Students who participated in sexual-abstinence education programs partially funded by the federal government were just as likely to have sex, and had the same number of sexual partners, as those who did not take part in the programs, a federally mandated report said today.
Both groups of youths—those who participated in abstinence education, and those who participated in other health education programs available in their areas—had a median age of first intercourse of 14 years and 9 months.
However, those students who participated in the abstinence programs were just as likely to use contraception as those who did not. Some critics of abstinence education programs have argued that they reduce rates of contraception usage.
The enactment of Title V, Section 510 of the Personal Responsibility and Work Opportunity Reconciliation Act of 1996 significantly increased the funding and prominence of abstinence education as an approach to promote sexual abstinence and healthy teen behavior. Since fiscal year 1998, the program has allocated $50 million annually in federal funding for programs that teach abstinence from sexual activity outside of marriage as the expected standard for school-age children. The matching block grant program, resulted in a total of $87.5 million annually for abstinence education programs.
In the Balanced Budget Act of 1997, Congress authorized a scientific evaluation of the
Title V, Section 510 Abstinence Education Program.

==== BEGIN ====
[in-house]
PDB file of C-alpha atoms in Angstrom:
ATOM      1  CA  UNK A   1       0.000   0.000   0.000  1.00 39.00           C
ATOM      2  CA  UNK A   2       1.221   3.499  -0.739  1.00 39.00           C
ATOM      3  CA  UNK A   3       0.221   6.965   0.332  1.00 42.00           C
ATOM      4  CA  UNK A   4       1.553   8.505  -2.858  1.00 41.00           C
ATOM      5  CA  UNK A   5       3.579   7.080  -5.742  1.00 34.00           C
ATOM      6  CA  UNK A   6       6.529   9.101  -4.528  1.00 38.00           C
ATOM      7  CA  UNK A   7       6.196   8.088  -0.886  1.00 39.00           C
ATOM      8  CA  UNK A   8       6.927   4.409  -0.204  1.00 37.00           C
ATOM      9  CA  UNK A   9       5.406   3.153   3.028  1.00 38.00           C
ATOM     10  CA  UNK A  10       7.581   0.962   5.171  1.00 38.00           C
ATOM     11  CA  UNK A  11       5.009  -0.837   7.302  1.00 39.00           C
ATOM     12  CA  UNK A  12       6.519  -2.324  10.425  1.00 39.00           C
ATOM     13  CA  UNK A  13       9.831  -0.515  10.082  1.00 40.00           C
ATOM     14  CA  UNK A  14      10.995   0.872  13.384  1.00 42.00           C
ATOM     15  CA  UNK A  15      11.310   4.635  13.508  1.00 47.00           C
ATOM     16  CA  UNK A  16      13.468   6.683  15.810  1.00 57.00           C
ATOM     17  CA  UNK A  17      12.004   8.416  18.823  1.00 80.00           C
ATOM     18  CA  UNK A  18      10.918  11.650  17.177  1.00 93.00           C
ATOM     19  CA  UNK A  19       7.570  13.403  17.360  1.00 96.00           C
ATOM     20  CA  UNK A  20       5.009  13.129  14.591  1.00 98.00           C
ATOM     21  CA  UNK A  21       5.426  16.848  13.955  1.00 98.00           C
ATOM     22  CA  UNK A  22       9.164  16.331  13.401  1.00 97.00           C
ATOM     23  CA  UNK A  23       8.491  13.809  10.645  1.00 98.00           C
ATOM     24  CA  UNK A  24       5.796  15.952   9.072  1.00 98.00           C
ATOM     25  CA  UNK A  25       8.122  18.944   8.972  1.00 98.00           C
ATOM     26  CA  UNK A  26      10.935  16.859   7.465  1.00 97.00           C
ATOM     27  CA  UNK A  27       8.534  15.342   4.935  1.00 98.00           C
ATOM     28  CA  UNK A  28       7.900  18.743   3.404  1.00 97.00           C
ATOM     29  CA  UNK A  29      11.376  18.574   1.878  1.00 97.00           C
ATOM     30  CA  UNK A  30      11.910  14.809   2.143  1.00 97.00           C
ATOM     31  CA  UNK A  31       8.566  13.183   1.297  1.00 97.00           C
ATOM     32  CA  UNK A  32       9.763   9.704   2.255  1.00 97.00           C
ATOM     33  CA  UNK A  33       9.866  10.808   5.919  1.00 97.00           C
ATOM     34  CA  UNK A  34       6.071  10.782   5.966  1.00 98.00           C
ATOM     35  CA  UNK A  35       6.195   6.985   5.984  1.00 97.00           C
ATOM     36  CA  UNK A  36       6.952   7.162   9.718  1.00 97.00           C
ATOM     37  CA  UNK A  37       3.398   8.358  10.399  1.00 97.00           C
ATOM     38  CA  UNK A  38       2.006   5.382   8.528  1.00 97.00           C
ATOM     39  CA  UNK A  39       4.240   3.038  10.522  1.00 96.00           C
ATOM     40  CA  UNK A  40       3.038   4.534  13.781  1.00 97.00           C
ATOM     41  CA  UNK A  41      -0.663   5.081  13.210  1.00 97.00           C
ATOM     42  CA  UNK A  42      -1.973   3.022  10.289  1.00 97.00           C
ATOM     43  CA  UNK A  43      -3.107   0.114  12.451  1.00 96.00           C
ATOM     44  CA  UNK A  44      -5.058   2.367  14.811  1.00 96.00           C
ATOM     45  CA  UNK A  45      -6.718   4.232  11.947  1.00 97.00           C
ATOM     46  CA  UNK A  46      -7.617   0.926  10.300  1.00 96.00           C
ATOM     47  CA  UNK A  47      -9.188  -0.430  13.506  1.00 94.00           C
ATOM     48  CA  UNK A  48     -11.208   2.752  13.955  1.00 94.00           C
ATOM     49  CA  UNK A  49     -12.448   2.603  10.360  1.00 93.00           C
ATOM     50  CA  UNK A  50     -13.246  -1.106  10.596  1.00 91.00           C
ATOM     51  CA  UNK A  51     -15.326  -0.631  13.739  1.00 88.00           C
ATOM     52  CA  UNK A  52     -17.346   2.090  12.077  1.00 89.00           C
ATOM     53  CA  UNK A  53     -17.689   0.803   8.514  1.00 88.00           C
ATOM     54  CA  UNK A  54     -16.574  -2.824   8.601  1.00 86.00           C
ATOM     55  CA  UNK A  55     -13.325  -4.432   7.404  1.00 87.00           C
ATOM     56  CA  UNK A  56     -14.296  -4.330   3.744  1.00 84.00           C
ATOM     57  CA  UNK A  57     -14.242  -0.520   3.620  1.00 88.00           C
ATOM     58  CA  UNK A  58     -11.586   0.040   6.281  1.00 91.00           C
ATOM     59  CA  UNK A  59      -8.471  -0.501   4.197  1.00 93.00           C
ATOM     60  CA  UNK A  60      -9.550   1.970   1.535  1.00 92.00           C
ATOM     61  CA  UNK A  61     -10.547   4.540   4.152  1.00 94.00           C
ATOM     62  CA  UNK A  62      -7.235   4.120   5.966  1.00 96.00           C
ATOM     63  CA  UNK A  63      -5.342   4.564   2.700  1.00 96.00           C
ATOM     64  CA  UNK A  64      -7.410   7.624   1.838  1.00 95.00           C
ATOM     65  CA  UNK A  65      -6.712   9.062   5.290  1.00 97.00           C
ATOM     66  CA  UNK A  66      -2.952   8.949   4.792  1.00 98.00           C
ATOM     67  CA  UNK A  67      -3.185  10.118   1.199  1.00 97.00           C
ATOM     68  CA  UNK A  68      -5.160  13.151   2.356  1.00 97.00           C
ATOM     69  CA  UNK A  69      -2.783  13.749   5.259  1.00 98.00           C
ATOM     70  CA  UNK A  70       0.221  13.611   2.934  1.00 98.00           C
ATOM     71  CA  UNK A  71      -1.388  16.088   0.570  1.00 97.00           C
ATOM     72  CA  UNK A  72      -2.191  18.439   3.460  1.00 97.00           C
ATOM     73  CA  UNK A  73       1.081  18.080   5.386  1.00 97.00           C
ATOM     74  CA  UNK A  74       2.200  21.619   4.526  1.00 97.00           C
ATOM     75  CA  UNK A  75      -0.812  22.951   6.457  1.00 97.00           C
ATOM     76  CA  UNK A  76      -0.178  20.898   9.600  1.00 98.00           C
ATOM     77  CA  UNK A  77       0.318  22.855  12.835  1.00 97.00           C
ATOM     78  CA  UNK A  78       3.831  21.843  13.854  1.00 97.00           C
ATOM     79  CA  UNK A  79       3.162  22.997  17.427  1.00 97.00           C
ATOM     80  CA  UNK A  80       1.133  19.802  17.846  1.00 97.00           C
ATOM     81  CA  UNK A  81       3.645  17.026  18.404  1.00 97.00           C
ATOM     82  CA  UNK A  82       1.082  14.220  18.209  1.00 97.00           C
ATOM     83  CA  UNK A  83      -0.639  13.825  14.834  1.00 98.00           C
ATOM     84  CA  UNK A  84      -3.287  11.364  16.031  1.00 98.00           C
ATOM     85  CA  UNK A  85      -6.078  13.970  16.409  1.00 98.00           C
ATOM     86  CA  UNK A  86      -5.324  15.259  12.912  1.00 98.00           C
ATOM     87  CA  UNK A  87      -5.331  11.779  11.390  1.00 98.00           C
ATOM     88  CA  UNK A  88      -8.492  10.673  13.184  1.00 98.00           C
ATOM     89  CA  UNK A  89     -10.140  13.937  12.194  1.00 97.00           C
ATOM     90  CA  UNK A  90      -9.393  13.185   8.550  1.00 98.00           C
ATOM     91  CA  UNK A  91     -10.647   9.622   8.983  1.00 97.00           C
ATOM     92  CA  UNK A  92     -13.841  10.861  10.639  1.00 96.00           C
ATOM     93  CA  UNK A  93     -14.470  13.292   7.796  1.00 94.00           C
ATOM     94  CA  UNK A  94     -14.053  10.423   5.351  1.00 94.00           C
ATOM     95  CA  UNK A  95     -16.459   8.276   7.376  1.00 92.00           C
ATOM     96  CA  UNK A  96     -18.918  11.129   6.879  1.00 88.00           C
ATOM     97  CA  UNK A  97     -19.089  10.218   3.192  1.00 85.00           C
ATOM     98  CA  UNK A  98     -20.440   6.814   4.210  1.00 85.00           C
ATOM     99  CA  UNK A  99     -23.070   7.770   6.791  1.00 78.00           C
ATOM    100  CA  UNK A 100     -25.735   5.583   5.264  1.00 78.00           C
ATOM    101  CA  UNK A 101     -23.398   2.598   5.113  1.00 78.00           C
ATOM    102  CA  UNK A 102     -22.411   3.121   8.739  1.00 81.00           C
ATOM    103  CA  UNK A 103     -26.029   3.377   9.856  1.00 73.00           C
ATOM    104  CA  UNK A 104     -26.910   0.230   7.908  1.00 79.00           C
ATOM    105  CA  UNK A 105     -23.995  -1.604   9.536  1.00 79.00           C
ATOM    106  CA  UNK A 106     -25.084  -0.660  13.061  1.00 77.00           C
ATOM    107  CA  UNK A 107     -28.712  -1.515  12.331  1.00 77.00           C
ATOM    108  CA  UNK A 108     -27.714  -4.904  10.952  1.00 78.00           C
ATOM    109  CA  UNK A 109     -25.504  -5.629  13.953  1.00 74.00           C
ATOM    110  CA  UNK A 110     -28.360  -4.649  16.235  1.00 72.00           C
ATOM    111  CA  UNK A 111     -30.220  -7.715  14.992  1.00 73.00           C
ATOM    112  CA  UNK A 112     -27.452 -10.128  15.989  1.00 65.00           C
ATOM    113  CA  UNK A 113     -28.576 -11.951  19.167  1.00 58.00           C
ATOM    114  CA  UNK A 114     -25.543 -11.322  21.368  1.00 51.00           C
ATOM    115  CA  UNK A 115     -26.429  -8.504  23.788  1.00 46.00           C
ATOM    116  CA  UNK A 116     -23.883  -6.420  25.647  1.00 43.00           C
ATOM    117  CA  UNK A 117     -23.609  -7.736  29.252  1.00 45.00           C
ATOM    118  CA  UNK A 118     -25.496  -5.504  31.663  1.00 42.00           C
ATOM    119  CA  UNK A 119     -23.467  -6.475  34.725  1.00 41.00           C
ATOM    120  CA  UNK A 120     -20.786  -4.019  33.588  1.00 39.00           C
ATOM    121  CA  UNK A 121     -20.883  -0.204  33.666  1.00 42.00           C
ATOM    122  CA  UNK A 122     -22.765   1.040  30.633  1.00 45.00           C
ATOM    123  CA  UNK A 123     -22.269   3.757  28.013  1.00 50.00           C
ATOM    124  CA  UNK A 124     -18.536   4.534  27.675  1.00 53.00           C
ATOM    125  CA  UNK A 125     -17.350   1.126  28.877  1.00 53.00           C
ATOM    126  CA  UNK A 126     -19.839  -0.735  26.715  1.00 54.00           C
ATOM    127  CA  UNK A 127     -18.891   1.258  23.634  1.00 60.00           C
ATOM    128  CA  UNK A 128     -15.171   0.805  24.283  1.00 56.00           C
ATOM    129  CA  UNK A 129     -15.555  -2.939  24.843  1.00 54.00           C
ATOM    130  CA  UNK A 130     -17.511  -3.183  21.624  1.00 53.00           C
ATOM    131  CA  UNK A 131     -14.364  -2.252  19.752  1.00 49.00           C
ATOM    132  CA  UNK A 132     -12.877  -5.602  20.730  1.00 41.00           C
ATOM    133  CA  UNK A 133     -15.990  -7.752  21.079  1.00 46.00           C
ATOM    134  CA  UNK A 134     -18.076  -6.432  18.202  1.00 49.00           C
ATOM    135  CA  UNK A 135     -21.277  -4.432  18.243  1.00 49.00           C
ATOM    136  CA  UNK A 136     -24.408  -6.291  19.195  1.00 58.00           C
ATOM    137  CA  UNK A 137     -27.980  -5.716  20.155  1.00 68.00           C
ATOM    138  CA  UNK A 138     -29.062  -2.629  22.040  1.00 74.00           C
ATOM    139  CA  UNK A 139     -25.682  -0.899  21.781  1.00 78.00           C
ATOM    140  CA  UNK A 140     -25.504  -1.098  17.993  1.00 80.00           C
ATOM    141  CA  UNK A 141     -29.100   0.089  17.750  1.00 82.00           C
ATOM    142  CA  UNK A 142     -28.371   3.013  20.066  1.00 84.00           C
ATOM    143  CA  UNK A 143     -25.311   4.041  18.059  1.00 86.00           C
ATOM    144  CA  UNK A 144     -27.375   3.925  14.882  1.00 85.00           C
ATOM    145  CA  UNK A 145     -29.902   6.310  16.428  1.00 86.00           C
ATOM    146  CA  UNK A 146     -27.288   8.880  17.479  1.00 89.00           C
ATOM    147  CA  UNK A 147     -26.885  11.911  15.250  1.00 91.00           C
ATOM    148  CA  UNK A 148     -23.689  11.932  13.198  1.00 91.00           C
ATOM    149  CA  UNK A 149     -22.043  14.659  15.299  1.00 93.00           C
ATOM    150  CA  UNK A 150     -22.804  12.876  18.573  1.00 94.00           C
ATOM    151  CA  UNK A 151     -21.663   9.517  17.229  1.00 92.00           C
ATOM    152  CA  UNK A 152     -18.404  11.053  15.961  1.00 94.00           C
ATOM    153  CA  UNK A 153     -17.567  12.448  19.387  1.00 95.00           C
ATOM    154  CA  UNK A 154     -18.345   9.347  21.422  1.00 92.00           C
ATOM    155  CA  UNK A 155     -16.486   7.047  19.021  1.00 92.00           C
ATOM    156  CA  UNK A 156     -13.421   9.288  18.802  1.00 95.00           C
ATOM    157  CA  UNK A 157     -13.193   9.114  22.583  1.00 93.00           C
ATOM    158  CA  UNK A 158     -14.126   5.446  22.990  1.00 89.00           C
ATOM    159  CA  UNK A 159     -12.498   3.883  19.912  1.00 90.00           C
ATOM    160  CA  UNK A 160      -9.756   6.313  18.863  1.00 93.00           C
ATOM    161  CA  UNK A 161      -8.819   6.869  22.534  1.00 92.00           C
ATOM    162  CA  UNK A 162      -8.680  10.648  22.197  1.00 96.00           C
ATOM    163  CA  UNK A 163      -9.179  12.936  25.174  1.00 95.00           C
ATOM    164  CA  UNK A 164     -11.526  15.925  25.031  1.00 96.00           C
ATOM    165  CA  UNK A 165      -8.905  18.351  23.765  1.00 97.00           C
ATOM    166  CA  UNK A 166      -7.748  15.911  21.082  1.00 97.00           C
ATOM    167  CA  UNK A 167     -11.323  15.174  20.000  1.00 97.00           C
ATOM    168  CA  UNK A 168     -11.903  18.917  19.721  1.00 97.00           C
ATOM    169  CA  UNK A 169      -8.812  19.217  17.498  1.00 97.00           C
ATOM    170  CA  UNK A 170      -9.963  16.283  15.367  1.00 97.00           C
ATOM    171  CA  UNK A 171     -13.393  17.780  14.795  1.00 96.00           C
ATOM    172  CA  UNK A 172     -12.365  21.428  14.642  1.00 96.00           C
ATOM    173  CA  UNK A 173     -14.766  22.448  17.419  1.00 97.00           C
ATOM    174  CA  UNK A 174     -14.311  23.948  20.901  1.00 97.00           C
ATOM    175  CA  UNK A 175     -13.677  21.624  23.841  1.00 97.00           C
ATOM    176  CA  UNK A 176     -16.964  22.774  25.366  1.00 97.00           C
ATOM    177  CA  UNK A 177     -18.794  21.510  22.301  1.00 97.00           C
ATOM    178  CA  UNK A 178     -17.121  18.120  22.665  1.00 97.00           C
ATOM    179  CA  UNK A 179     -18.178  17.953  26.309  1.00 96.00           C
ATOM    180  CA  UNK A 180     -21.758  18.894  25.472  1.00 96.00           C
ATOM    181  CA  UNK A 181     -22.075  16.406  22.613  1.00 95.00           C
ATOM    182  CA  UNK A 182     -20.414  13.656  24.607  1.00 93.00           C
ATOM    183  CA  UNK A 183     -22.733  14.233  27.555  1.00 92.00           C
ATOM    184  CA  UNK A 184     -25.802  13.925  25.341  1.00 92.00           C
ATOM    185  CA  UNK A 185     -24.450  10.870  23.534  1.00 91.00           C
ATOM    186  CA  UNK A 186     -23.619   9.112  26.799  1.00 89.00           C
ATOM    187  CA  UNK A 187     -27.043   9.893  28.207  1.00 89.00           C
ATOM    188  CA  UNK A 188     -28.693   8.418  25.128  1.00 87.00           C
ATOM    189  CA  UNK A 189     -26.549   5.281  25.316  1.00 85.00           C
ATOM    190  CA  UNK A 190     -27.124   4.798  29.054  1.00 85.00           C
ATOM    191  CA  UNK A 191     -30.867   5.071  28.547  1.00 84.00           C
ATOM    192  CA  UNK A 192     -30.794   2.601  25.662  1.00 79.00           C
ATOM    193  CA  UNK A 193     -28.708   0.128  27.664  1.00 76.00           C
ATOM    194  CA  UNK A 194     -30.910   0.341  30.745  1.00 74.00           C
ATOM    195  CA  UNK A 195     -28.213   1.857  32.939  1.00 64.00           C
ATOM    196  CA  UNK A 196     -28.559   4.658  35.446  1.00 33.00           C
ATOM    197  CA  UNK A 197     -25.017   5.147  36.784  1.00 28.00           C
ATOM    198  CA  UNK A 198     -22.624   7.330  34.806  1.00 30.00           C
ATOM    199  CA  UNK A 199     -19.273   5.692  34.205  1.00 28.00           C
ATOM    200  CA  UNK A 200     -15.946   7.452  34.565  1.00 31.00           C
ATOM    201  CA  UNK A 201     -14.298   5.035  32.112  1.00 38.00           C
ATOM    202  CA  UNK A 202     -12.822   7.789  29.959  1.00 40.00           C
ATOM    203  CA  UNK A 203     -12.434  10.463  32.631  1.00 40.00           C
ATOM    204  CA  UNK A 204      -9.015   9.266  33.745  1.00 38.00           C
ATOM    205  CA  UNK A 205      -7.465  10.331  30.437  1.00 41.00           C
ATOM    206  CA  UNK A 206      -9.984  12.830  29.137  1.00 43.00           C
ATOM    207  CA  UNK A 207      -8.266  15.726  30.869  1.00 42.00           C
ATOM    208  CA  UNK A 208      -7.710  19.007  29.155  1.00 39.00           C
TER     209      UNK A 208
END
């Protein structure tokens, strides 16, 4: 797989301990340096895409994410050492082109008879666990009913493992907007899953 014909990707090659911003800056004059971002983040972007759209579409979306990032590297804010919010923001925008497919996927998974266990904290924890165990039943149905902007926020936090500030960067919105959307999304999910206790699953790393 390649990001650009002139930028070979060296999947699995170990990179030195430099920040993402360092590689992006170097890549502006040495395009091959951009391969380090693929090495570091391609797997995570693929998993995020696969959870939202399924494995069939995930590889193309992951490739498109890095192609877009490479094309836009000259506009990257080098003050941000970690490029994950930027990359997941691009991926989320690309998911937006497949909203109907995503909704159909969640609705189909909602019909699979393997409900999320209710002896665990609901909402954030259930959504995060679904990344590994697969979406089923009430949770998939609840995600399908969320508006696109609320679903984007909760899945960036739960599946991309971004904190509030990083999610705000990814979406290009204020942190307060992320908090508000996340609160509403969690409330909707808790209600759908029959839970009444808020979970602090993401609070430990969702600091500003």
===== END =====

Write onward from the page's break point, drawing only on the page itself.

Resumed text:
The report presents final results from a multi-year, experimentally-based impact study focused on four selected abstinence education programs: (1) My Choice, My Future! in Powhatan, Virginia; (2) ReCapturing the Vision in Miami, Florida; (3) Families United to Prevent Teen Pregnancy (FUPTP) in Milwaukee, Wisconsin; and (4) Teens in Control in Clarksdale, Mississippi.
Based on follow-up data collected from youth four to six years after study enrollment, the report presents the estimated program impacts on youth behavior, including sexual abstinence, risks of pregnancy and sexually transmitted diseases (STDs), and other related outcomes.
Findings indicate that youth in the program group were no more likely than control group youth to have abstained from sex and, among those who reported having had sex, they had similar numbers of sexual partners and had initiated sex at the same mean age. Contrary to concerns raised by some critics of the Title V, Section 510 abstinence funding, however, program group youth were no more likely to have engaged in unprotected sex than control group youth.